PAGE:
Unlike any SLR camera, the auto WB (AWB) of the A550 corrects perfectly under indoor household tungsten and fluorescent lighting.
Custom Manual WB (Gray Card)
This works great, just as is does on the other Canon compacts.
It's super easy to use - much easier than on the Canon SLRs!
It has a huge adjustment range. I can get neutral colors even under high-pressure sodium (HPS) street lights! Those are the ones that look orange-white!
High-Pressure Sodium (salmon orange) Street Light. Each as shot.
Better, as all Canon compacts; it's super easy and fast to point the WB measuring spot at the bright ground under the street light. In this photo, the photo has better colors than the orange light gives to the naked eye! The real scene looks like the first shot.
The range is so huge that you can get weird color filter effects by taking a custom WB from a colored object.
The sensor for the custom WB is jut a small spot out of the image. It's easy to set the custom WB from a small point. I often set it from a cloud in the sky, letting in some blue sky for a resultant warming effect. Slicker still, I shoot a custom WB off my white socks!
AF is fine. It's always fast and accurate.
It feels like it focuses continuously. There is none of the clicking or hunting of earlier compact digital cameras.
Flare and Ghosts
I don't see any. The shots of the street light are shot through window glass; that's not the A550 glaring.
Here's as bad as it gets: dim red ghosts at quadrants to the source. This sun was too bright for comfort with the naked eye.
Sunset, Panamint Range from Artists Pallet, Death Valley, California. As shot.
Compact zoom cameras like the A550 only zoom in fixed steps. They can't be zoomed to every exact setting, which tends to drive me nuts when trying to frame exactly. Most compact 3x zoom cameras zoom to about 7 different focal lengths and the A550 with a 4x zoom has 8 different settings.
The jumps between zoom settings is greatest between the two widest settings, and is finest at the middle telephoto settings.
It's wonderful. It's as sharp as it can get with a 7MP sensor. See the above full image, and a crop from it at 100% magnification, which would be 30 x 24" (90 x 60 cm) at this screen size. It's sharp!
It's better than some more expensive cameras, like the SD800. The A550 is always sharp, while other cameras like the SD800 are soft in the corners at the wide settings. The super-compact cameras I love trade a little bit of optical quality for super-compact lens size.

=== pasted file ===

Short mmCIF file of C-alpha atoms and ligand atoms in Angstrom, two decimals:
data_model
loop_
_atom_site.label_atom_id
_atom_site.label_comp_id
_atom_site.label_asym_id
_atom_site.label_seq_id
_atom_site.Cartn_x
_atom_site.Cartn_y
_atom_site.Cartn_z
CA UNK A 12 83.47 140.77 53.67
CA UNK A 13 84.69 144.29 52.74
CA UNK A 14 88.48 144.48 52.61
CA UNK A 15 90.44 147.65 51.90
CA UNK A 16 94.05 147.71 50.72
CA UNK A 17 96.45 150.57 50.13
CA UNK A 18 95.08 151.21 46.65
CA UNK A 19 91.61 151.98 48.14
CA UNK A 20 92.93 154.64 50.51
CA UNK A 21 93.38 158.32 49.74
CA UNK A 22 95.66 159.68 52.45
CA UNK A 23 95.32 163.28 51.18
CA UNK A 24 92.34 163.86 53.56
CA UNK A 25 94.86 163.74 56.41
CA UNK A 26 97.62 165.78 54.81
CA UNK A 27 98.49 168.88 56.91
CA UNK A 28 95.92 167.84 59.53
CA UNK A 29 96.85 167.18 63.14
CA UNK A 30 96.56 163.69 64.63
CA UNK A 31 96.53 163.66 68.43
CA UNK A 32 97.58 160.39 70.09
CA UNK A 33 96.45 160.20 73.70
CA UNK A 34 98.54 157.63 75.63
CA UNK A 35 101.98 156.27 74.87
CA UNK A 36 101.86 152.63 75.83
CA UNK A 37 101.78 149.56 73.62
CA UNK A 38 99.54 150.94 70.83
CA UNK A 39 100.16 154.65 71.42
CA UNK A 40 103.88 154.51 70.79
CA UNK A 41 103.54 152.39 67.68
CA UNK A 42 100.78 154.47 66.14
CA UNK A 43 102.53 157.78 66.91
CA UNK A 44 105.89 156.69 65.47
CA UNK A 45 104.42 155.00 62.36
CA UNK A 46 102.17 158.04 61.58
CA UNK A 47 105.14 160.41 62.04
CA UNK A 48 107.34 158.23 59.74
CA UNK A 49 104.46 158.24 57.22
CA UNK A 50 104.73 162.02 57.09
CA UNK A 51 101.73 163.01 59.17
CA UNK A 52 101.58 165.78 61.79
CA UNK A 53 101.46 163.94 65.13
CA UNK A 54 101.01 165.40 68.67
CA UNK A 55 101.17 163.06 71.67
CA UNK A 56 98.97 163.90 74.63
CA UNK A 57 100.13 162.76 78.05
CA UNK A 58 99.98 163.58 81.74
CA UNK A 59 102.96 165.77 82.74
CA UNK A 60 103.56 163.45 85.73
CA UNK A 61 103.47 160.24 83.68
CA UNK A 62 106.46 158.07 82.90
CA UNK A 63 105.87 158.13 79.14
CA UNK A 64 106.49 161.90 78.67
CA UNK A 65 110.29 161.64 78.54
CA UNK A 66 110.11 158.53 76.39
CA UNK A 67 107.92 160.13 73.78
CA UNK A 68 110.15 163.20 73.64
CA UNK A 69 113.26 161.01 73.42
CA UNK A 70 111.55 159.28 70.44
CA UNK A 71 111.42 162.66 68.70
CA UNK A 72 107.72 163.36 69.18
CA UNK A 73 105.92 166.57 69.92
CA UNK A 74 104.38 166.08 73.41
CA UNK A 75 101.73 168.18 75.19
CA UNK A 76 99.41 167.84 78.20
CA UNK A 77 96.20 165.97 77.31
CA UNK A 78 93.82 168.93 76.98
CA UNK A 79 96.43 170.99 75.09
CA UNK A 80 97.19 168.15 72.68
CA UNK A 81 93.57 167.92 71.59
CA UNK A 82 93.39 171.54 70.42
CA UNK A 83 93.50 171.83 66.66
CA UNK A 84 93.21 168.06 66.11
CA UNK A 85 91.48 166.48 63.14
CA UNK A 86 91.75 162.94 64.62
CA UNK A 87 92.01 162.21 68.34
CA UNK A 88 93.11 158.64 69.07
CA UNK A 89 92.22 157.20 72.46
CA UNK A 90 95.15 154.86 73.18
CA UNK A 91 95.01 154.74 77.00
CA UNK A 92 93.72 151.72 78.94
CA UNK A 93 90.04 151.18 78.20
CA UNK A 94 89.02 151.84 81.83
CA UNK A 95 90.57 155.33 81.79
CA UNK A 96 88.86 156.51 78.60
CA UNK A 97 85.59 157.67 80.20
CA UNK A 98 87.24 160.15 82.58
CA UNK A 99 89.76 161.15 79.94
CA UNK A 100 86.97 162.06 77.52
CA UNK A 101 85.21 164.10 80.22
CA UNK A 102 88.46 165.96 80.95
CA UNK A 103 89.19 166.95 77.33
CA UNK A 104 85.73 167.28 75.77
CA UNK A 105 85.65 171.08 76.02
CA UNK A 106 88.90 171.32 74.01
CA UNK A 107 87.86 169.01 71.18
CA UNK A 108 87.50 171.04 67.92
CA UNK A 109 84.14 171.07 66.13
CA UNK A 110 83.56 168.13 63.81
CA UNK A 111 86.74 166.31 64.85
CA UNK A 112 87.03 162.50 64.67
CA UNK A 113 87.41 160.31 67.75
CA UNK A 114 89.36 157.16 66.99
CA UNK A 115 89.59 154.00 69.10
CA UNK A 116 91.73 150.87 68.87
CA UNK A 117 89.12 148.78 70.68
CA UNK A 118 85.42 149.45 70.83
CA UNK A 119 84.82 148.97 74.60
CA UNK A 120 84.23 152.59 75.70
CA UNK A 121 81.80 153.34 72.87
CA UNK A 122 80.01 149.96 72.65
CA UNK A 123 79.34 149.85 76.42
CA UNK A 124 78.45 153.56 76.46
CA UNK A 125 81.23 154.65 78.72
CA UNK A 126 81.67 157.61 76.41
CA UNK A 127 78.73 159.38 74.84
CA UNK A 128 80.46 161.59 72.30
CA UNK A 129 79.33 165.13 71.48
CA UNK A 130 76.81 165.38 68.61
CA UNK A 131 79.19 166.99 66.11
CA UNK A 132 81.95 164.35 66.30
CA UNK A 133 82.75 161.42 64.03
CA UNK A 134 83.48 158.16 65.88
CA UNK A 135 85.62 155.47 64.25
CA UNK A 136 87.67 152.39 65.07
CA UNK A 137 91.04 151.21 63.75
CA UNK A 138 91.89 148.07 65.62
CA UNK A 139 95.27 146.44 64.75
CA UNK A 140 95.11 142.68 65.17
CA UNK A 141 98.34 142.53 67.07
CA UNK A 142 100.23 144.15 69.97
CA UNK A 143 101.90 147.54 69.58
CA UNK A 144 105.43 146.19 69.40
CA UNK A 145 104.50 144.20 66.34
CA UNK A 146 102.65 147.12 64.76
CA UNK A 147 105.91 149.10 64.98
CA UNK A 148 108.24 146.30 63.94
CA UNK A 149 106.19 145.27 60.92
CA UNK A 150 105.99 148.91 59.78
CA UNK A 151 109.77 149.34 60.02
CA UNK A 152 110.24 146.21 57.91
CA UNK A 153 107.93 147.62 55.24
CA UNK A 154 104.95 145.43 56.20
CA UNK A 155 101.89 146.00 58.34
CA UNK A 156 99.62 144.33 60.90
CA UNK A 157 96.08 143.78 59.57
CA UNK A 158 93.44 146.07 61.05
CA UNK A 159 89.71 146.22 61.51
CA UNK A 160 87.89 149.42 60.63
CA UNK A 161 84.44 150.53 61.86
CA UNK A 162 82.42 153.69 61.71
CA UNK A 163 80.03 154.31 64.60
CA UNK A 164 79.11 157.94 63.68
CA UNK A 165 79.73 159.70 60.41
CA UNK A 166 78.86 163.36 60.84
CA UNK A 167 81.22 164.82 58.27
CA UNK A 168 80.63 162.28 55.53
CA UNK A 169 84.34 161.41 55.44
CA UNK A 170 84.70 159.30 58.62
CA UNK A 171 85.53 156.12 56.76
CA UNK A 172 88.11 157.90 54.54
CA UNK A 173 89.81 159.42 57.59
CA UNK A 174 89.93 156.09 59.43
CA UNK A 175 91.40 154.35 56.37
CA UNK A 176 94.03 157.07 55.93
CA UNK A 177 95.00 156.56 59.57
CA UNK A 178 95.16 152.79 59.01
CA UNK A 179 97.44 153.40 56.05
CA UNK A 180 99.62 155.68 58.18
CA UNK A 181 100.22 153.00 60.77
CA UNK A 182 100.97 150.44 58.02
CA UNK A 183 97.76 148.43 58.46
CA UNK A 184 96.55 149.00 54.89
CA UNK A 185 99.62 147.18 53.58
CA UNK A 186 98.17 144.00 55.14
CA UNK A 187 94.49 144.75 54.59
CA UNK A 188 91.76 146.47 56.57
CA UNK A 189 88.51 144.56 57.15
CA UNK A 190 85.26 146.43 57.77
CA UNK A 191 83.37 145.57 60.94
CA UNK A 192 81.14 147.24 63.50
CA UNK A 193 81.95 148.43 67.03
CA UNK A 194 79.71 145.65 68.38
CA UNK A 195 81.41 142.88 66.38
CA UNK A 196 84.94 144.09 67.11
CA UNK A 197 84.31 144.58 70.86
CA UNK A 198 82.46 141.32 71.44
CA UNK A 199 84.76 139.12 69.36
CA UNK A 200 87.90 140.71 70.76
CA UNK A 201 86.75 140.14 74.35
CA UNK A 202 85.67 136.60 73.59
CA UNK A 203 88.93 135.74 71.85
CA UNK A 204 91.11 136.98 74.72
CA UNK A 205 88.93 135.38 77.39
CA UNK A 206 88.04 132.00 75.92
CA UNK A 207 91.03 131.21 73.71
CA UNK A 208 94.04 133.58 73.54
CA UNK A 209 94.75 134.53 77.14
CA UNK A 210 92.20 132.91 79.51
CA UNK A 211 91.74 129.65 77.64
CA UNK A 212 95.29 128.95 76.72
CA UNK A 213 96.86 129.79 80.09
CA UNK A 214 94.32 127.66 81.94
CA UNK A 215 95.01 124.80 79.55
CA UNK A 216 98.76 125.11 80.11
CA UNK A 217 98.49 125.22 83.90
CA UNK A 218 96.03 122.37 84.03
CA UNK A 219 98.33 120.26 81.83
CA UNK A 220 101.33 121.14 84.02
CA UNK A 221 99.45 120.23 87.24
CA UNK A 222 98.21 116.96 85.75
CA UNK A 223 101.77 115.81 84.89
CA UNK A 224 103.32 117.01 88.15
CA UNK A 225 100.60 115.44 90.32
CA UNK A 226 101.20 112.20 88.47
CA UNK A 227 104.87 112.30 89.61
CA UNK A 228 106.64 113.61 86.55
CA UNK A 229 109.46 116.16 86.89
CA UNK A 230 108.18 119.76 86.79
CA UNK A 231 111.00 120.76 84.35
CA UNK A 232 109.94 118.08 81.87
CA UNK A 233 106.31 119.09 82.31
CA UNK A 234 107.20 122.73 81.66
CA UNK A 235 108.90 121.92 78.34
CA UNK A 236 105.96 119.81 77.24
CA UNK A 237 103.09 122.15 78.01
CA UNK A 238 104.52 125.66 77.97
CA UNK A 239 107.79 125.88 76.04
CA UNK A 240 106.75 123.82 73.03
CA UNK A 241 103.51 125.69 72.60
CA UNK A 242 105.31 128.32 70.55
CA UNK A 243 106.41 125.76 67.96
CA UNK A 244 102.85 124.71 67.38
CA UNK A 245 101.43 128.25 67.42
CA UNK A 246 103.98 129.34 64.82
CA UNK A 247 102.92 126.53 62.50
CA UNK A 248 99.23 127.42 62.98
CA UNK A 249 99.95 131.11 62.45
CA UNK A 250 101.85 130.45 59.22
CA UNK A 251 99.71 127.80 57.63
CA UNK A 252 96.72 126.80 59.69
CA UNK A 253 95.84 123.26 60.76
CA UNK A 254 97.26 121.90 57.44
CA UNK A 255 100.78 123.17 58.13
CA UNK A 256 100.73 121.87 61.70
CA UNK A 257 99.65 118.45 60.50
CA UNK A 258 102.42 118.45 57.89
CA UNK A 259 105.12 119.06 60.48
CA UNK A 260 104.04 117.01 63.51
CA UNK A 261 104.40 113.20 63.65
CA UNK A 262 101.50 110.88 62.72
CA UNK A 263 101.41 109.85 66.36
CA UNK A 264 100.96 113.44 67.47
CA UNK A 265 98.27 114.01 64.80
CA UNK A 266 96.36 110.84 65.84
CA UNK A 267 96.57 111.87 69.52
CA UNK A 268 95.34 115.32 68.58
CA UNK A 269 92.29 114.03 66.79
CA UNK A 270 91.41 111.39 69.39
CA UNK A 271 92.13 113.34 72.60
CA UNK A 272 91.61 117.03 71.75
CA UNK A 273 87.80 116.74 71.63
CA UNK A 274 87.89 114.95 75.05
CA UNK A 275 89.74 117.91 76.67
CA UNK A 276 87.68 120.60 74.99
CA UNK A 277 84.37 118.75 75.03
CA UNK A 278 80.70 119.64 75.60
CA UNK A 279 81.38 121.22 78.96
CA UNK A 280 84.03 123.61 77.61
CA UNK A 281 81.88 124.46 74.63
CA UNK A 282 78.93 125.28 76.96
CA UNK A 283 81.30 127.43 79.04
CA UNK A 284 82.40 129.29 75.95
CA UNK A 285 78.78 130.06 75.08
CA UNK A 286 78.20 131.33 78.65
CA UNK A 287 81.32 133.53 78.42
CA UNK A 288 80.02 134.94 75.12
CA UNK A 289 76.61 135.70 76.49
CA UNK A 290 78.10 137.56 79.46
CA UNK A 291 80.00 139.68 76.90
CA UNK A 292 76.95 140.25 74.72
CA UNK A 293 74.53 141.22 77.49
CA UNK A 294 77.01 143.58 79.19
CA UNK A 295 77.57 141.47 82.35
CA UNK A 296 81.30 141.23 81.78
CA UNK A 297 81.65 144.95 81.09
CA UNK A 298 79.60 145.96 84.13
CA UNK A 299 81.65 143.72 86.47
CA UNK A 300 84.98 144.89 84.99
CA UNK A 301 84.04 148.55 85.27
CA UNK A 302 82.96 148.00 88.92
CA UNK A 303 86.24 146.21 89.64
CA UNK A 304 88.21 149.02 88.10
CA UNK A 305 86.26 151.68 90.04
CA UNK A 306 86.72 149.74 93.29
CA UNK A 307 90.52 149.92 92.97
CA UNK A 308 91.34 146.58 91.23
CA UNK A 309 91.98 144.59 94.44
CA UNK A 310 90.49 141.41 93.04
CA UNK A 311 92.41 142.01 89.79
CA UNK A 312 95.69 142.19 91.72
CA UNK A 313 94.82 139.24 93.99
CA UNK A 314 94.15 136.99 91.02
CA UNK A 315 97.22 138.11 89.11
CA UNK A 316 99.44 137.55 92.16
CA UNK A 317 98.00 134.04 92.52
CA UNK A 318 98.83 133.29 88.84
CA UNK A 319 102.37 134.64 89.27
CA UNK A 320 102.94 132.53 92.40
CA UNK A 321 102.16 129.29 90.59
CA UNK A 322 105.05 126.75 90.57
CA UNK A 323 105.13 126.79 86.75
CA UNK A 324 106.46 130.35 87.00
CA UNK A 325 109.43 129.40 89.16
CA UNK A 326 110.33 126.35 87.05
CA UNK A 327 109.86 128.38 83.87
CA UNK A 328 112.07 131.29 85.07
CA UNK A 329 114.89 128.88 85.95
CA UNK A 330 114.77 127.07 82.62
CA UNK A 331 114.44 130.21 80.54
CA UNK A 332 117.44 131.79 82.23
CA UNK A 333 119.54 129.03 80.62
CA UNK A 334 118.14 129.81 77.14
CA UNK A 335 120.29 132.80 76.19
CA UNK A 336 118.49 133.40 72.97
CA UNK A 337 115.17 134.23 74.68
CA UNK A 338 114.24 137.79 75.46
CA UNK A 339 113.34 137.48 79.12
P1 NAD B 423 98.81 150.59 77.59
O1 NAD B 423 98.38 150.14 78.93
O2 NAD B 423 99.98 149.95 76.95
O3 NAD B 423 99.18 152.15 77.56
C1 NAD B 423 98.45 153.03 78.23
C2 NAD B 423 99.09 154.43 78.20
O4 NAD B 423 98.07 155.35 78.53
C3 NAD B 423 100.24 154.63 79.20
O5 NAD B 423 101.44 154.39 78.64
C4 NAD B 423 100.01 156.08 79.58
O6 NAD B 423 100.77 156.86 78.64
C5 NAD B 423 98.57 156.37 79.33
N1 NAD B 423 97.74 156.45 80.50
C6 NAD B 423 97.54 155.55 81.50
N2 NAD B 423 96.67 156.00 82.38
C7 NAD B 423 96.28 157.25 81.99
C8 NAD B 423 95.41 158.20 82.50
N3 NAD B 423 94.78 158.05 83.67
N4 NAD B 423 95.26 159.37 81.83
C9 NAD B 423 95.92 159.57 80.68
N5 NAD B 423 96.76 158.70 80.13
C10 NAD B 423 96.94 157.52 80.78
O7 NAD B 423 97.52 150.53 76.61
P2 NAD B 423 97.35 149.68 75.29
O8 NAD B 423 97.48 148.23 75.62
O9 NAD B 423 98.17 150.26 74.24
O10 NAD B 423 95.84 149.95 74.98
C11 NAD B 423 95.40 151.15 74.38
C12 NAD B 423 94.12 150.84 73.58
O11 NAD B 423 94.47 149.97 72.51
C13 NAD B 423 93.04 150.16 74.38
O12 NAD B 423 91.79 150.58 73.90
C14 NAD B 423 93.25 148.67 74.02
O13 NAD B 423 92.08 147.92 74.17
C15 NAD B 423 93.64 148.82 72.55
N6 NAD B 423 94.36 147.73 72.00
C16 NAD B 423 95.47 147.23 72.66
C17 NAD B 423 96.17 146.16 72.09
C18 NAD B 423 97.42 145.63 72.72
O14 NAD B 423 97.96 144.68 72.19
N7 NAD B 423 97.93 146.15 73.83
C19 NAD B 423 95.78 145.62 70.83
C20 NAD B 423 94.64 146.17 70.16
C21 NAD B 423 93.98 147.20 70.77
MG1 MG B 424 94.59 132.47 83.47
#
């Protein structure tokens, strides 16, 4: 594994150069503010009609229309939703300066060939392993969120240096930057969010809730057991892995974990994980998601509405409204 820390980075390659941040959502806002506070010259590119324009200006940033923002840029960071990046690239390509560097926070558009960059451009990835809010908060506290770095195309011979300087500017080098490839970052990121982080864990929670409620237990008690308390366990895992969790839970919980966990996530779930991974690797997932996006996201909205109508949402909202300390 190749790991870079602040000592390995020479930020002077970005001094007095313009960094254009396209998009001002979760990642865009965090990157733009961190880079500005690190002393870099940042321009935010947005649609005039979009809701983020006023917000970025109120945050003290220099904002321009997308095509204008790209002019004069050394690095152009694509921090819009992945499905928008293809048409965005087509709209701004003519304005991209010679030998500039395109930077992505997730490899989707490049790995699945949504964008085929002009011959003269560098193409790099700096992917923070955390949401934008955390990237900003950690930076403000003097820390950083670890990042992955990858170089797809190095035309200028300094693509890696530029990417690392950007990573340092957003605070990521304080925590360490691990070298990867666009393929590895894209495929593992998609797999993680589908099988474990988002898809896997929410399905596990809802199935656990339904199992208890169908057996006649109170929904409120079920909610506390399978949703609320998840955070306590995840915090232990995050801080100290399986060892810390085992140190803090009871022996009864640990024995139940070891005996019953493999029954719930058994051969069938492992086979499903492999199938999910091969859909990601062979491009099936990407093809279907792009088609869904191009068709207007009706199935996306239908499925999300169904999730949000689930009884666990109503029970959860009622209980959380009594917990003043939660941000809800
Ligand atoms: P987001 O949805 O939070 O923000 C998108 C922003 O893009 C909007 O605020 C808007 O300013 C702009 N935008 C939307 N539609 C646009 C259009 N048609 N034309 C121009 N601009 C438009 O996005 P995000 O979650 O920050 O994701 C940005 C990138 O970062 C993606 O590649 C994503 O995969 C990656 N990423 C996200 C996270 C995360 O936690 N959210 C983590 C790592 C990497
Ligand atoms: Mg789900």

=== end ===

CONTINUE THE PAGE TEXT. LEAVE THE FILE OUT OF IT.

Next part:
Folk Art Exhibit, Beatty, Nevada. larger version
Minor cropping, slight Photoshop -1 magenta highlight color balance adjustment.
I don't see any, but haven't looked specifically for it. The lens is very sharp.
It's the same as most compacts: it gets ultra-close (about an inch) at the widest setting, and only to a foot at the tele setting. Here's how close it gets at the widest setting in the macro mode:
Full image at closest macro setting, wide angle.
Crop from 100% magnification of above.
This crop is what you'd see if you printed the entire image 31" (90 cm) wide! It looks great. The crop has had no sharpening added.
Be sure to take the A550 out of Macro mode for normal use. If you forget, it won't focus to infinity, especially at telephoto.
Distortion is better than most compact cameras.
It has typical barrel distortion at the wide end, but none at the tele end. Most compacts get pincushion distortion at the tele end, while the A550 remains perfect.
It's easy to correct in Photoshop CS2's lens distortion filter:
5.8mm (wide): Barrel distortion, use +3.50 in CS2's lens distortion filter.
Use other settings in the middle of the range; I was too lazy to measure them all for you.
Wall Of Shame, Widest setting. Roll mouse over to see after correction in Photoshop.
Wall Of Shame, Longest setting: no correction needed.
LCA (Edge Color Fringes)None, better than most cameras and lenses.
Flash performance is typical, with slow recycling.
It takes about five seconds to recycle at normal distances. It will take ten seconds at the maximum range, and three seconds at close distances. Recycling means that the A550 locks up and blinks at you while it's doing this. If you use a lot of flash this will drive you crazy. If so, get the SD700 or SD800 instead, which recycle much more quickly.
I didn't see any difference in recycling times between worn old alkalines and fresh Ni-MH AA cells.
The flash button cycles among AUTO, ON and OFF.
Red Eye (don't use this) and slow synchro are set in the shooting menu.
Fill flash seems OK. I only tried to for one shot.
Dale driving us down Titus Canyon, Death Valley, California. A550 with forced fill flash.
Video looks good, although the files are bigger than more complex compression formats used in other cameras. The advantage to the A550 is you won't need any new software to play and share these as you would with the more compact MPEG4 files used by some other cameras.
A file is 18.1 MB for a 10s clip at 640 x 480 @ 30 FPS.
You have 320 x 240 and 160 x 120 image sizes, and 15 and 60 FPS available in various modes. Not all combinations are available.
Darn! I don't see the wonderful panoramic stitching assist mode that =every other Canon compact camera has had for years.
The A550 does include the excellent stitching software.
See my article on Canon Panoramic Photography.
It's mostly plastic, and very good and precise plastic.
The case is silver-painted plastic.